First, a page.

Shared Mobility

Commuter connections app wants to pay you to get out of your car

Commuter Connections App Wants To Pay You To Get Out Of Your Car
By Jordan Pascale
Would you get out of your car and take public transit for money?
Commuter Connections, a regional government program aimed at reducing congestion and promoting carpooling, is launching an app to do just that.
The app, incenTrip, is now available for commuters across the Washington region after a pilot phase last year garnered 30,000 accounts. The app was developed by the Maryland Transportation Institute at the University of Maryland.
It works like this: Commuters sign up for the app, enter in a destination and the app provides a list of ways to get there. Each mode has a set amount of points you can accrue based on reducing congestion and improving air quality. Transit, biking, walking and ridesharing earn more points than driving.
The app pulls in real-time traffic, weather and work zone information as well as Metro schedules to help commuters make the best choice.
“It basically pulls all of the travel options into one platform and allows you to make choices in terms of what’s best for you during that time of day, and what’s going to work, and then you get rewarded for it,” said Nicholas Ramfos, the head of Commuter Connections at the Metropolitan Washington Council of Governments.
Points vary based on time, distance and mode. The lunchtime Metrorail trip from the incenTrip press conference near Metro Center to WAMU studios in Van Ness earned 41 points, for example. The same trip at 3 p.m. earns only 21 points. Driving earns two points. Ridesharing earns 34 points.
Some points earned during rush hour will go toward a cash reward while other travel will earn gift cards. After earning 1,000 points, users can redeem them for a $10 check or gift card.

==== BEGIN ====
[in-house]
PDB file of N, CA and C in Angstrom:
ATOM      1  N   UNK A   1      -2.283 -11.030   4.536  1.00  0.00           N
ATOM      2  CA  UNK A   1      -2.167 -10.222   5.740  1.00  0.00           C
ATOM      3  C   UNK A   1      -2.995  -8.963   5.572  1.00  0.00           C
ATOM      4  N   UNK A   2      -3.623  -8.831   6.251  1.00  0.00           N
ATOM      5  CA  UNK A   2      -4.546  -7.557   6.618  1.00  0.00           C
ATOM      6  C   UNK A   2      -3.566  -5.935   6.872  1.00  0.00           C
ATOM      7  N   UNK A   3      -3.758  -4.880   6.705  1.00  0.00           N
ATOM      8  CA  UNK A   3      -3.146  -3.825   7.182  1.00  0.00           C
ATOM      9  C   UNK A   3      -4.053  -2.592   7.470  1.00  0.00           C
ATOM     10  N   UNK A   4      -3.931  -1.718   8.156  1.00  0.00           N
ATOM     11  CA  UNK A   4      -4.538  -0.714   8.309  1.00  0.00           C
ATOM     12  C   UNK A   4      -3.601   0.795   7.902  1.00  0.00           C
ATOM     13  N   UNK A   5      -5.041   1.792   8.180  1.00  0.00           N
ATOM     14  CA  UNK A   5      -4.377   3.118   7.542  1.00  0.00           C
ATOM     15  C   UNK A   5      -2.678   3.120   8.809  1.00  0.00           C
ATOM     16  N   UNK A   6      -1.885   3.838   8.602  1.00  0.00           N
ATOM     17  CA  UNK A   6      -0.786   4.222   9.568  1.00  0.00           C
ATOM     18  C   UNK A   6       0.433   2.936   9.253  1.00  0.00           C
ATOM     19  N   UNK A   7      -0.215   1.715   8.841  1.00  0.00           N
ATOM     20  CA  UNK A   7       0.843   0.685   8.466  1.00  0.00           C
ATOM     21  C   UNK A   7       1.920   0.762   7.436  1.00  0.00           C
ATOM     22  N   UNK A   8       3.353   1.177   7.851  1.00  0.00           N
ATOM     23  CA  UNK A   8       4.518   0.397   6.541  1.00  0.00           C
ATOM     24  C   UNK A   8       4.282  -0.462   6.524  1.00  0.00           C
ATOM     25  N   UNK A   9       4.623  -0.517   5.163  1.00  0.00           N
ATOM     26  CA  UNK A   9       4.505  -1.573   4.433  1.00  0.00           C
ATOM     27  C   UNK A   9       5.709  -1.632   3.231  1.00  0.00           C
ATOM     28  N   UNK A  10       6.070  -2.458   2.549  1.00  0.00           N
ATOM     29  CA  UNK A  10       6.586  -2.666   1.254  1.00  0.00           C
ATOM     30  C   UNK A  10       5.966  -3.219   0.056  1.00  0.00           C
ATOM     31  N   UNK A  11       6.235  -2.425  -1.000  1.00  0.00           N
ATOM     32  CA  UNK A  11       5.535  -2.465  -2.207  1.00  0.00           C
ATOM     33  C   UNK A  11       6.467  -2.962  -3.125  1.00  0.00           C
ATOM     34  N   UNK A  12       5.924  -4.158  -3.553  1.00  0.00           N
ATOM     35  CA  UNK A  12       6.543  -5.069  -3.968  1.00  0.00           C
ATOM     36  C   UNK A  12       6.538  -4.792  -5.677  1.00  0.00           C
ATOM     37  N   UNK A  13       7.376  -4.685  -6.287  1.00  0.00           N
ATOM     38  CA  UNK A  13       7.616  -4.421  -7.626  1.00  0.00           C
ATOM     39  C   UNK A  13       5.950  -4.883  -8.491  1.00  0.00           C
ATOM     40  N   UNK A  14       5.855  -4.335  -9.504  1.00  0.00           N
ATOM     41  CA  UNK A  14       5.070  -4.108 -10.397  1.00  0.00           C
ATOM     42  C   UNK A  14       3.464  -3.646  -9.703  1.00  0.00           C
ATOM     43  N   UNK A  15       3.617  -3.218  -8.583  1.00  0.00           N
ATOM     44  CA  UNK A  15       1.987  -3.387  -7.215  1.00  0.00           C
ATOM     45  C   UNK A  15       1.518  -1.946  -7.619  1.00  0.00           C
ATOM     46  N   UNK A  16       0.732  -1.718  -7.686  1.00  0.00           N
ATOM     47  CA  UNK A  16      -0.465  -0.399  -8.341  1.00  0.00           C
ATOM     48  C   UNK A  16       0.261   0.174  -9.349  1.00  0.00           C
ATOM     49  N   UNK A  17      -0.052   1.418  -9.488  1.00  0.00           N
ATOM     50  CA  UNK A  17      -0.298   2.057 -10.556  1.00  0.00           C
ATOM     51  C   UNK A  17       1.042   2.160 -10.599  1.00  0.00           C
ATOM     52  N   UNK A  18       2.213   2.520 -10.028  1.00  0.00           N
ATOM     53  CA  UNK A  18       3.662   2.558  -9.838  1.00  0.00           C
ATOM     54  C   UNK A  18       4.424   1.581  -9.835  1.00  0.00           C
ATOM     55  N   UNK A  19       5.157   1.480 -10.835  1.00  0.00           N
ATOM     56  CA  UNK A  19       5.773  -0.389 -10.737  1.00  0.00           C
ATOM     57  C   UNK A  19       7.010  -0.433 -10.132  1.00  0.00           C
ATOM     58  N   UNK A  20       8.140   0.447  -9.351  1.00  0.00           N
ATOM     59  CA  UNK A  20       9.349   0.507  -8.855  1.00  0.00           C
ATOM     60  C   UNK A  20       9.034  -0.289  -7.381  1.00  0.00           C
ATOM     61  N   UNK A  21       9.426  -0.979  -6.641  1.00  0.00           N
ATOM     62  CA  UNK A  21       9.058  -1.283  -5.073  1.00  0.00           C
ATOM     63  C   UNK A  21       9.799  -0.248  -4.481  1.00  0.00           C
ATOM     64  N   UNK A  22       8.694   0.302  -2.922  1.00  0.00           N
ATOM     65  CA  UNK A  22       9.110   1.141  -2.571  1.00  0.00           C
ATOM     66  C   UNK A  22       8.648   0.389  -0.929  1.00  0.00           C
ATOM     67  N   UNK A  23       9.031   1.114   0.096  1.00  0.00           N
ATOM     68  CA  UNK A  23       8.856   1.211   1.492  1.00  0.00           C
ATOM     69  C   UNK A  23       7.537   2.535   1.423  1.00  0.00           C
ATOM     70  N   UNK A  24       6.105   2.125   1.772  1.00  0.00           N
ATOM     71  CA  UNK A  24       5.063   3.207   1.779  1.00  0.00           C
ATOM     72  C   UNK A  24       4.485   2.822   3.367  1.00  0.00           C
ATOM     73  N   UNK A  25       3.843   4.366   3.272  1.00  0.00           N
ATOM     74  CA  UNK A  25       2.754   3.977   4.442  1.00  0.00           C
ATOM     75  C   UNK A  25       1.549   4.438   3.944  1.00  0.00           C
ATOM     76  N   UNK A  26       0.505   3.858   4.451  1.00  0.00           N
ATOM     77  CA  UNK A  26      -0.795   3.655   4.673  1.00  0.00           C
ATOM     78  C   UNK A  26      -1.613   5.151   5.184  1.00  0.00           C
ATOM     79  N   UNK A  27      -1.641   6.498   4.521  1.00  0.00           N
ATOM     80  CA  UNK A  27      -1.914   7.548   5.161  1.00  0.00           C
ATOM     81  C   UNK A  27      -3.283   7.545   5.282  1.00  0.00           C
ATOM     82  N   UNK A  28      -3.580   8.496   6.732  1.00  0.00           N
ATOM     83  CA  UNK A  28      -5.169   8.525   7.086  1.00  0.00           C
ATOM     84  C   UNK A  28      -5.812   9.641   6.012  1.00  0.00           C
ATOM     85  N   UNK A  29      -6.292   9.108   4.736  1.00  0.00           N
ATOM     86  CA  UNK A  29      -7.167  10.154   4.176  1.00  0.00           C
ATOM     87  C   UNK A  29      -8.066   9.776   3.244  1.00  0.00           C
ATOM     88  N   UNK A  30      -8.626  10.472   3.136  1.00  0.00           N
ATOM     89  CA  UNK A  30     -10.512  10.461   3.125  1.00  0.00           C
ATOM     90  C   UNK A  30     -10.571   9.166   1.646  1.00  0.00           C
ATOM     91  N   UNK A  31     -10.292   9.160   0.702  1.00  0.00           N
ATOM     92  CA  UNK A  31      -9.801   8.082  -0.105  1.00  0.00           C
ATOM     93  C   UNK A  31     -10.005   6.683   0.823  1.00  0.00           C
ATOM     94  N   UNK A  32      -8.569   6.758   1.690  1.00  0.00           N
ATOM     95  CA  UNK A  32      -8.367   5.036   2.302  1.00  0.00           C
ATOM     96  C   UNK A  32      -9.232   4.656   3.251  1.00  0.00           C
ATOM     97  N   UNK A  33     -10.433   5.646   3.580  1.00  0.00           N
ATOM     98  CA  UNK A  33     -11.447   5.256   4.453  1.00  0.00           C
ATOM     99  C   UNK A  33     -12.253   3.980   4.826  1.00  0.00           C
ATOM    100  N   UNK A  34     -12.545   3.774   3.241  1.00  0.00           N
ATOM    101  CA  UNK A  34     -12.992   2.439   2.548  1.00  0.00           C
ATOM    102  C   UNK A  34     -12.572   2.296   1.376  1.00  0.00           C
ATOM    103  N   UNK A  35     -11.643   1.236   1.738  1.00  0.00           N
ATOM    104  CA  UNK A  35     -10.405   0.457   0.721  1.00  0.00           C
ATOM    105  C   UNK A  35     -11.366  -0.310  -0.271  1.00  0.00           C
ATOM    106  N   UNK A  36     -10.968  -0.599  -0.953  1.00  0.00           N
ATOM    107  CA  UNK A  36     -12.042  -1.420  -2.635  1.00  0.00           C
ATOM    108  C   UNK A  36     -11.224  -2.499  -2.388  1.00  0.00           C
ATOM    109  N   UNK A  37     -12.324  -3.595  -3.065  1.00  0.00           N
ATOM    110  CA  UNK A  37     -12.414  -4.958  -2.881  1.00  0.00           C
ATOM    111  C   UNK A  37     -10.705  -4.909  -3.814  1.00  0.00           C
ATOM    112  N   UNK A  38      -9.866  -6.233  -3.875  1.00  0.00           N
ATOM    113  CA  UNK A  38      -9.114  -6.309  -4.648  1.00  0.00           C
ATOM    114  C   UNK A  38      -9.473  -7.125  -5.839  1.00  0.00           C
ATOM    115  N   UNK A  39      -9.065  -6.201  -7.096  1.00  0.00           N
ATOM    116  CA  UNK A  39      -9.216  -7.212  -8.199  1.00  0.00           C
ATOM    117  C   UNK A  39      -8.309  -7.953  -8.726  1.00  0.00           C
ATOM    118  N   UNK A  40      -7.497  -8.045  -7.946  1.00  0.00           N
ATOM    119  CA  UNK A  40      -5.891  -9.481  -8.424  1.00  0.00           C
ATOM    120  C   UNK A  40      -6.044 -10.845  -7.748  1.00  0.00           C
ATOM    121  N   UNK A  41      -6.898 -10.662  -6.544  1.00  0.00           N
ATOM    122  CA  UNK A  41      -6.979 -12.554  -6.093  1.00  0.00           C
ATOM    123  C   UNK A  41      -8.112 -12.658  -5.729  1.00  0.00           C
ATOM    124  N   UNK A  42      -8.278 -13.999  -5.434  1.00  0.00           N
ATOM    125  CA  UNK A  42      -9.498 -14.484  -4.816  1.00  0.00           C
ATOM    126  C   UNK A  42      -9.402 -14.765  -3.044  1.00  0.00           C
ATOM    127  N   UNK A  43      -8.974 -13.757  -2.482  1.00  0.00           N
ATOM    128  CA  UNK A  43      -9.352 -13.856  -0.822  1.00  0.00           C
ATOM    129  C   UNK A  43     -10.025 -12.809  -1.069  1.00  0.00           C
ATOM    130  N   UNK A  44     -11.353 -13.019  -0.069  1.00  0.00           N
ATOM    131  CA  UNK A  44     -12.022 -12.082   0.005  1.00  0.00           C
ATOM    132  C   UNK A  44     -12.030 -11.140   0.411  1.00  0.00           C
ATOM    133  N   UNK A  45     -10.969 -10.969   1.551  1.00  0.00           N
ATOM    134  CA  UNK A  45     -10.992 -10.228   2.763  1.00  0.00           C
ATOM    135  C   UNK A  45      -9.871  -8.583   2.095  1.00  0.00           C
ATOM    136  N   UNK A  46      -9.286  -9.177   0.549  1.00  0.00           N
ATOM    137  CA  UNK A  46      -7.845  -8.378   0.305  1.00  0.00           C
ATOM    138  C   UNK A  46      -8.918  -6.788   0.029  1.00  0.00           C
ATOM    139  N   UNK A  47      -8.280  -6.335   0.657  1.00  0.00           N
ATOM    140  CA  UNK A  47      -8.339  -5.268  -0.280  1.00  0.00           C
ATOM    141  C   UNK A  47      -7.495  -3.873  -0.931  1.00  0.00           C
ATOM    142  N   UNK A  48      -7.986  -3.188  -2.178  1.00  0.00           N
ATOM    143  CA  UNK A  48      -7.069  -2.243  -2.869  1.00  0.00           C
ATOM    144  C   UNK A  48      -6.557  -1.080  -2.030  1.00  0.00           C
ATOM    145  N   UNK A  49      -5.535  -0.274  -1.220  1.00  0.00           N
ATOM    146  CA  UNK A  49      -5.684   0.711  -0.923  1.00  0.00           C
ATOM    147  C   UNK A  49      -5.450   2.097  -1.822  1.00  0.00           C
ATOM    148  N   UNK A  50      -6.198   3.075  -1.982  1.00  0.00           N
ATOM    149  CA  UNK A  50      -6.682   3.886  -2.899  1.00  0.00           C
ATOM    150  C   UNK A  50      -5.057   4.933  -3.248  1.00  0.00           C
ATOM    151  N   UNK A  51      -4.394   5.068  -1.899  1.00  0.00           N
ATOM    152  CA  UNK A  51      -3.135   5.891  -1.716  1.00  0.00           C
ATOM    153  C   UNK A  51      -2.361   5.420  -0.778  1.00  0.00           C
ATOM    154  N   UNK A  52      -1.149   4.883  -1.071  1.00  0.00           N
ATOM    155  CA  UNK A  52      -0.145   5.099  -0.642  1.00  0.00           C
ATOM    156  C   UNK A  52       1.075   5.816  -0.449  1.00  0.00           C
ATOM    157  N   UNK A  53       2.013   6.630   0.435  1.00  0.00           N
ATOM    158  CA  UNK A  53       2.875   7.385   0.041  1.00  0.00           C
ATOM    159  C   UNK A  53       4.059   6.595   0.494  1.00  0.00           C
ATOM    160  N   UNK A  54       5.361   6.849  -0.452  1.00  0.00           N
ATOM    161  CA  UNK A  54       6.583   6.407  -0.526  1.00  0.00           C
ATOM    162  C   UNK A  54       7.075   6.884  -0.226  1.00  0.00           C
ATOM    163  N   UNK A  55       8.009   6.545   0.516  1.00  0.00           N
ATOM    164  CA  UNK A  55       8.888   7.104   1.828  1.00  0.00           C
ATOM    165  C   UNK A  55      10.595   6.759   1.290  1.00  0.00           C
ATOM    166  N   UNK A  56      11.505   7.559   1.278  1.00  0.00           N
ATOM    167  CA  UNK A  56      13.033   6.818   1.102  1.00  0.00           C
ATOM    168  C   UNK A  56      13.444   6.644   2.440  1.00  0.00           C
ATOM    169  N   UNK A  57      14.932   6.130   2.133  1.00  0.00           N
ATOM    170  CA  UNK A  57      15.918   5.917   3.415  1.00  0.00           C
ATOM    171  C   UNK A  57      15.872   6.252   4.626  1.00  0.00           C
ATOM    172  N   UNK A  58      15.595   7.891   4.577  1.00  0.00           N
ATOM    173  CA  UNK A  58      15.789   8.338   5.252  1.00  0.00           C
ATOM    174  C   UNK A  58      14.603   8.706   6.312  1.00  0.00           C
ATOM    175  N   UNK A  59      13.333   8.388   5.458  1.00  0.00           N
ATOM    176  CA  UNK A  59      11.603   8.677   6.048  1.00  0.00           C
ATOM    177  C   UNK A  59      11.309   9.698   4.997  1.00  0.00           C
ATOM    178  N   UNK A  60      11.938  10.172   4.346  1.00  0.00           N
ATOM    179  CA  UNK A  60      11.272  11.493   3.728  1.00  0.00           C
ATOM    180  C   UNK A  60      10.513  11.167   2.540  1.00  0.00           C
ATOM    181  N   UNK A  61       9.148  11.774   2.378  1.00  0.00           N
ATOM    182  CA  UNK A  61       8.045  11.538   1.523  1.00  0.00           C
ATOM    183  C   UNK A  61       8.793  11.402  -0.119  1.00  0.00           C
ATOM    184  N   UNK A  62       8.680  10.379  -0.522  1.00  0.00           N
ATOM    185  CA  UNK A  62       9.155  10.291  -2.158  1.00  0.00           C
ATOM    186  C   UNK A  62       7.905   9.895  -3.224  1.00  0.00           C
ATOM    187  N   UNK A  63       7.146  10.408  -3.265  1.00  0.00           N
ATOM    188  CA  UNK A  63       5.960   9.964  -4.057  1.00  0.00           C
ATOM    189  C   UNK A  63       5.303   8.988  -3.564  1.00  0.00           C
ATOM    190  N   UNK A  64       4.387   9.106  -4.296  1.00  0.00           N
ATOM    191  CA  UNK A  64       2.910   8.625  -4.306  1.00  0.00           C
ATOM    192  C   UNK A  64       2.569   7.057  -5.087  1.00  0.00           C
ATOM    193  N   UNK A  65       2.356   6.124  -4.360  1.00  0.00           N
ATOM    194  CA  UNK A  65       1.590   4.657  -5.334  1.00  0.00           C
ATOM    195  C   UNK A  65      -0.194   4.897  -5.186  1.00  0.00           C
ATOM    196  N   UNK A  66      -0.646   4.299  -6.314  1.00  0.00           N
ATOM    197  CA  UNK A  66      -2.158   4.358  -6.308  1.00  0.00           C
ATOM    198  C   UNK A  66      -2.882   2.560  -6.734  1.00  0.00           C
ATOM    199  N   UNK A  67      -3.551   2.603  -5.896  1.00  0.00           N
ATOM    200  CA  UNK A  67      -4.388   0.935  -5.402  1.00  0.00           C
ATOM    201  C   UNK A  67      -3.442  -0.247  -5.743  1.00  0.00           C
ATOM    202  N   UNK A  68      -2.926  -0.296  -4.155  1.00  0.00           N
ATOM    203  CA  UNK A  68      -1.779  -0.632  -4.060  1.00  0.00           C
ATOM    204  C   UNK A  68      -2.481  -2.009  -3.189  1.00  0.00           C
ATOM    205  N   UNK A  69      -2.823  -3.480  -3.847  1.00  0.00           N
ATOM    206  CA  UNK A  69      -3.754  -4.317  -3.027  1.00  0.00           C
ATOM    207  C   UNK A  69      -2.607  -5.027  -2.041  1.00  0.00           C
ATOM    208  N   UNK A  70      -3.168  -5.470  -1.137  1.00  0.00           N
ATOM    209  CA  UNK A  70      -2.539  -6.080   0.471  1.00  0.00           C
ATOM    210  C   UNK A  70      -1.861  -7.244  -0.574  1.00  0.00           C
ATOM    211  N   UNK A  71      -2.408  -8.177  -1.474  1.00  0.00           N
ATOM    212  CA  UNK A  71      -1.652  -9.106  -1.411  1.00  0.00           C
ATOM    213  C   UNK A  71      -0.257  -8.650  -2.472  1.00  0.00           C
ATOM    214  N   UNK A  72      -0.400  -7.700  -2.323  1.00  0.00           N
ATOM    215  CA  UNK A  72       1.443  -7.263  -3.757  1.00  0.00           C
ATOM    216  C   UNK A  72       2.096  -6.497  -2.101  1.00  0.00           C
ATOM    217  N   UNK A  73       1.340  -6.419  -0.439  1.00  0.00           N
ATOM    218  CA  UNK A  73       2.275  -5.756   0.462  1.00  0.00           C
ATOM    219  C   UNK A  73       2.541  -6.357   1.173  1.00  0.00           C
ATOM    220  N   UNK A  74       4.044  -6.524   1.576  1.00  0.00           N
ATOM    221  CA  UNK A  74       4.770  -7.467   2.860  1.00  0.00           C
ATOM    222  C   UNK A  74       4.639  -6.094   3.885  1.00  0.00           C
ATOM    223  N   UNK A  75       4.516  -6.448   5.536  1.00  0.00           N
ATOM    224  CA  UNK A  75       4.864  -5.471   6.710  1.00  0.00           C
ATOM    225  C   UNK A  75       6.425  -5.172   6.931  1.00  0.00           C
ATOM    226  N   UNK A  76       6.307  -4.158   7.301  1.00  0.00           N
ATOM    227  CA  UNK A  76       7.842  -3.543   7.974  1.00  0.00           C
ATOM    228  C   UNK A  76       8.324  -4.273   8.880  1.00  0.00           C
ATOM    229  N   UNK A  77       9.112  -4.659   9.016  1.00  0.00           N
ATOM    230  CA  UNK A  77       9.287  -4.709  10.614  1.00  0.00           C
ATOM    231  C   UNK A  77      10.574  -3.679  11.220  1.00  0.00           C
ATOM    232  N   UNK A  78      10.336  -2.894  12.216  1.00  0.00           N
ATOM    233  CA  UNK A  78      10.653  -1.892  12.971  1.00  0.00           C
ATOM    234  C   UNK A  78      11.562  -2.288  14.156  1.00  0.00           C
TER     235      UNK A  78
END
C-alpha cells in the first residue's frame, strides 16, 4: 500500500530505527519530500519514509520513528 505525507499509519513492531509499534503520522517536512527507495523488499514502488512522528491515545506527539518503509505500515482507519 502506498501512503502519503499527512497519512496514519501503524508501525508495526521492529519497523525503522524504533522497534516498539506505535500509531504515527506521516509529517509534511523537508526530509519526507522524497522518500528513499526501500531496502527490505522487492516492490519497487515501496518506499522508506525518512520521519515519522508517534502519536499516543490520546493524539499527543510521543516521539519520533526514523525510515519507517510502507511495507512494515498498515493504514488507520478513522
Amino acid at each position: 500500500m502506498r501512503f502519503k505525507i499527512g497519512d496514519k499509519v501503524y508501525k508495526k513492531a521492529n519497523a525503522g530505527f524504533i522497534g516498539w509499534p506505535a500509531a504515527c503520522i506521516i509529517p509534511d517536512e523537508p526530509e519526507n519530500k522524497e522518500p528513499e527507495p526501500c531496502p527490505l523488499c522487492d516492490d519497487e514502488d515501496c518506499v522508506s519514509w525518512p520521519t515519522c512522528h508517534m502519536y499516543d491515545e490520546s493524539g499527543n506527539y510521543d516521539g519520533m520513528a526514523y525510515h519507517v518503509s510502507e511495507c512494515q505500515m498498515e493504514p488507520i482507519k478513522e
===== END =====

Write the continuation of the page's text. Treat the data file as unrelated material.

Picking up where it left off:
“We can’t force behavior change, but we can encourage it and make it more beneficial,” said Marty Nohe, chairman of the Transportation Planning Board and a Prince William County Board of Supervisor.
The program has a pool of $70,000 for the year, but Ramfos said they’d reach out to funding partners if the program is a hit. The money comes from the Virginia, Maryland and D.C. departments of transportation. Individuals can earn up to $600 a year.
Officials say they see spending tax dollars to pay drivers to get off the road is a good return on investment. Nohe said if it moves commuters to rideshare or transit, local governments would save money from wear and tear on the roads.
Lei Zhang heads the institute that created the app at the University of Maryland. He says during the pilot, the institute once achieved a 2% reduction in travel demand, but the impact was far greater — a 27% reduction in peak period traffic.
Ramfos said he hopes the “gamification” of travel makes it appealing for people to use.
“I think there are certain segments of the population that this is going to appeal to,” Ramfos said. “It may not be everyone, but … this is one way to nudge people into varying forms of travel behavior.”
In reality, the app is a tool for the concept “transportation demand management” which aims to inform and incentivize travelers to maximize the efficiency of a transportation system. The concept encourages people to live closer to where they work, walk instead of drive for short trips and use transit instead of driving alone.
“The basis to the app is to use personalized real-time incentives to nudge users to [not drive alone], travel during off peak periods or take less congested routes,” Zhang said.
Drivers will get more points early on in the “hook phase” and then start to taper off as users get accustomed to taking other modes of transportation.
“The goal is to hook people and encourage that mode shift,” Nohe said. “It will save time, cost and fuel.”
The app also has a feature that awards points for more eco-friendly driving. It tracks your braking and acceleration, which decreases fuel efficiency and increases emissions.
Local agencies will have access to a dashboard to show the performance and impact of the app and whether it’s making a difference.



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